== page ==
Things quite abruptly change with "Love Is", a somber composition, in which only beats, vocals and shy keyboards appear to mourn a betrothed girl lost for eternity.
Really unique, "Where Dust Belongs", deploys human Rap beats and dreaming vocals; they are not spoken as it happens with Rap 99% of the times, they are sorta a white gospel, so as to turn the track to a hymn to awaken people with regard to today's growing state of human desperation.
In order to conclude the second act we meet "Heresies and Blasphemies", a rather long piece on the trail of the most creative Mudvayne and American Head Charge. Once again main singer Dale Tippett, Jr. reveals all his talent of 'pusher of stupefying vocals' preceding a bass break and dark, very heavy guitar riffs. Something Beautiful take out the ace from their sleeves drawing out a whispered acoustic break, later getting slightly close to the early A Perfect Circle. Afterwards it goes back to Mudvayne precepts and Thrash rhythms once dear to the shamefully undervalued Texan heroes responding to the name of Anacrusis. Another bass break and threatening vocals different from the standards close the assault; you've gotta believe me, one needs big balls to write such a song!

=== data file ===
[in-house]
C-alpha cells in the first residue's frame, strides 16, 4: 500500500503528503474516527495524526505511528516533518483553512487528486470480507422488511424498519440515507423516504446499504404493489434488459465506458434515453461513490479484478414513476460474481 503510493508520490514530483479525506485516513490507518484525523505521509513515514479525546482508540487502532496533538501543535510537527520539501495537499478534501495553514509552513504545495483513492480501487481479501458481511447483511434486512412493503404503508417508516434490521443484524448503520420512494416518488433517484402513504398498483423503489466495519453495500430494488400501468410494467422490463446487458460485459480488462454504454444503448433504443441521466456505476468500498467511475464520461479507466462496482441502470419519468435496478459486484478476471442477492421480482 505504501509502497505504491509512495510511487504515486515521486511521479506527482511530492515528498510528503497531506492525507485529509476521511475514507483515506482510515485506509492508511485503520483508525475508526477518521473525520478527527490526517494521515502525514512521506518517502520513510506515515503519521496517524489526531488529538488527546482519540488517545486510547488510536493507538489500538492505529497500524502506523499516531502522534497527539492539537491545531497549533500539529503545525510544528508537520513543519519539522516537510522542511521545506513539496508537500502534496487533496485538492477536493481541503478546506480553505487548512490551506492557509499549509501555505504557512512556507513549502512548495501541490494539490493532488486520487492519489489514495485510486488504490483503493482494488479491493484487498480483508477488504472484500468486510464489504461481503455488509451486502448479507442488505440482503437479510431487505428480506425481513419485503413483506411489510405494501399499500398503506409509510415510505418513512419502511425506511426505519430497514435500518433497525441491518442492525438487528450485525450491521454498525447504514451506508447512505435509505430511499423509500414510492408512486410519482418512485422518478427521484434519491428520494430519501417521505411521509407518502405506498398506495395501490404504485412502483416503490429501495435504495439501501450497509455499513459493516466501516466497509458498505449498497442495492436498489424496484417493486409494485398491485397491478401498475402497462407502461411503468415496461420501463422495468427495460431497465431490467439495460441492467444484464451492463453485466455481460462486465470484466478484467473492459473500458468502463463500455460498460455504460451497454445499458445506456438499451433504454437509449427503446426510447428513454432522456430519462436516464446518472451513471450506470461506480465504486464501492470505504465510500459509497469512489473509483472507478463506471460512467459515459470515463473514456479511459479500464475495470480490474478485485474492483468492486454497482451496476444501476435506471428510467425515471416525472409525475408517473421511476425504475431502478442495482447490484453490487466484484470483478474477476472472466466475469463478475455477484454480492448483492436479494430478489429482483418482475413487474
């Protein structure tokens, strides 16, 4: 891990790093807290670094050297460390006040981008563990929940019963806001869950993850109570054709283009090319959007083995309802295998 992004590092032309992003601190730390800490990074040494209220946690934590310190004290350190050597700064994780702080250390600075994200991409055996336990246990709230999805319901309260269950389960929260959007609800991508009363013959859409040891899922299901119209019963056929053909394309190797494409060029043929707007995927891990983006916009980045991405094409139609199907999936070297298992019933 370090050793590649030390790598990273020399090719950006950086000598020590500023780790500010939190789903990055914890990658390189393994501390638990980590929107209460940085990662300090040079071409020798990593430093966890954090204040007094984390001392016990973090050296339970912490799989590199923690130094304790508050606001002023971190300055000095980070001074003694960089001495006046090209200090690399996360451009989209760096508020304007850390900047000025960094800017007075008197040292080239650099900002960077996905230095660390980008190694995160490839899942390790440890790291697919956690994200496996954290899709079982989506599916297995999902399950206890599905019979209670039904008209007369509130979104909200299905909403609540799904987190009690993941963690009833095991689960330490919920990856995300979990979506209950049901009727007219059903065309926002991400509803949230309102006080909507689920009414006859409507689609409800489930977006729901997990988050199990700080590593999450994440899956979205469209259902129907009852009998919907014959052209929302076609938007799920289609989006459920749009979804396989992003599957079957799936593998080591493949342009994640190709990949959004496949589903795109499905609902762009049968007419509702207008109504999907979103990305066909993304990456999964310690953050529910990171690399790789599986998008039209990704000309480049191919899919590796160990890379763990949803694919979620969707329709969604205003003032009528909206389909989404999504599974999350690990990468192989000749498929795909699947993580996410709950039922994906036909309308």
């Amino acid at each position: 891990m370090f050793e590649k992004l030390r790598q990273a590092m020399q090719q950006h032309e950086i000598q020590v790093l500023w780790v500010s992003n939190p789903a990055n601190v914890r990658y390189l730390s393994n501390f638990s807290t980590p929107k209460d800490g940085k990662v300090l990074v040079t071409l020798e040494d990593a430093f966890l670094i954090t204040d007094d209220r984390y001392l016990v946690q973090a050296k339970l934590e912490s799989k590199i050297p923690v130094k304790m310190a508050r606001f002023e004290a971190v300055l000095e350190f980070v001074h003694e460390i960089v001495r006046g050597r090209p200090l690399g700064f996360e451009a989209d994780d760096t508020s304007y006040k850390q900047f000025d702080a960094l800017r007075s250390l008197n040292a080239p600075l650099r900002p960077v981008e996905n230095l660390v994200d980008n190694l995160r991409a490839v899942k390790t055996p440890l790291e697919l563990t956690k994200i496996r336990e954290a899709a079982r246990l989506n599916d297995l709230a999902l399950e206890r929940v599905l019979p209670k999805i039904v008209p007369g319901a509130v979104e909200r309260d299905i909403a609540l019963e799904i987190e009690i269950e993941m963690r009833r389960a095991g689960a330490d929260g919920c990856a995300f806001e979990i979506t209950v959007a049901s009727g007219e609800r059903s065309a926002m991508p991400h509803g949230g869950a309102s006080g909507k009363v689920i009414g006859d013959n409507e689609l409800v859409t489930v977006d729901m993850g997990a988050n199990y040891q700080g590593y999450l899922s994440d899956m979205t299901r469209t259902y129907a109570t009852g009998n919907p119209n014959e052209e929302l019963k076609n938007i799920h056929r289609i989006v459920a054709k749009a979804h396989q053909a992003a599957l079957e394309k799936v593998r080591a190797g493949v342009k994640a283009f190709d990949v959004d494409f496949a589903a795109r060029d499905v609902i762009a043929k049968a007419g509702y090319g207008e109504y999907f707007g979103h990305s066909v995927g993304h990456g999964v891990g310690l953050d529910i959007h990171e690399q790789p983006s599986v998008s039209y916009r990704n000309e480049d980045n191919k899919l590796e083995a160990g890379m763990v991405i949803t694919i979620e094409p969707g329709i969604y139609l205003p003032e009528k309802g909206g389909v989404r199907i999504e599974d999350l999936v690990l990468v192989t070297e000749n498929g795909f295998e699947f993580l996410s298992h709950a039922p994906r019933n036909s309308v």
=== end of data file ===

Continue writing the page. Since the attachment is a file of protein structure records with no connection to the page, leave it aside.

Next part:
Another potential hit might be "A Statement of Being", thanks to perfect, moving, penetrating vocals; unbelievable classy Gothic metal with refined guitar lines; there really is no wrong pause or random detail here; in case you are into Evergrey and Danzig, their fusion with the Illinois act's mark is bound to make you go nuts.
A bit below the average because of a faulty recording, "Dancing in Rubble" improves thru a standing ovation refrain; it becomes very wicked by utilizing a good 4 extreme genres in few seconds' time and in the end it fades into Gothic metal, first mysterious and later symphonical.
In "Some Kind of Destiny" the orchestral structures are not so far from Virgin Steele meets Savatage, but most of all Saviour Machine.
Time for the last change of scene: "How Do You want To Live?" is a steady and frantic track containing gothic and even brutal vocals during the Death-core moments. In this case the 2-piece enters upon an experimental kind of Metal bringing forward what was expressed many years ago by bands like Watchtower or Anacrusis again, yet in a theatrical manner and with different vocals to them, repeatable not without difficulties on stage. It's a shame that the production doesn't support the vocal traits thoroughly, however the piano/guitar solo duet compensates that, deignly closing this dramatic piece of art cut clean thru.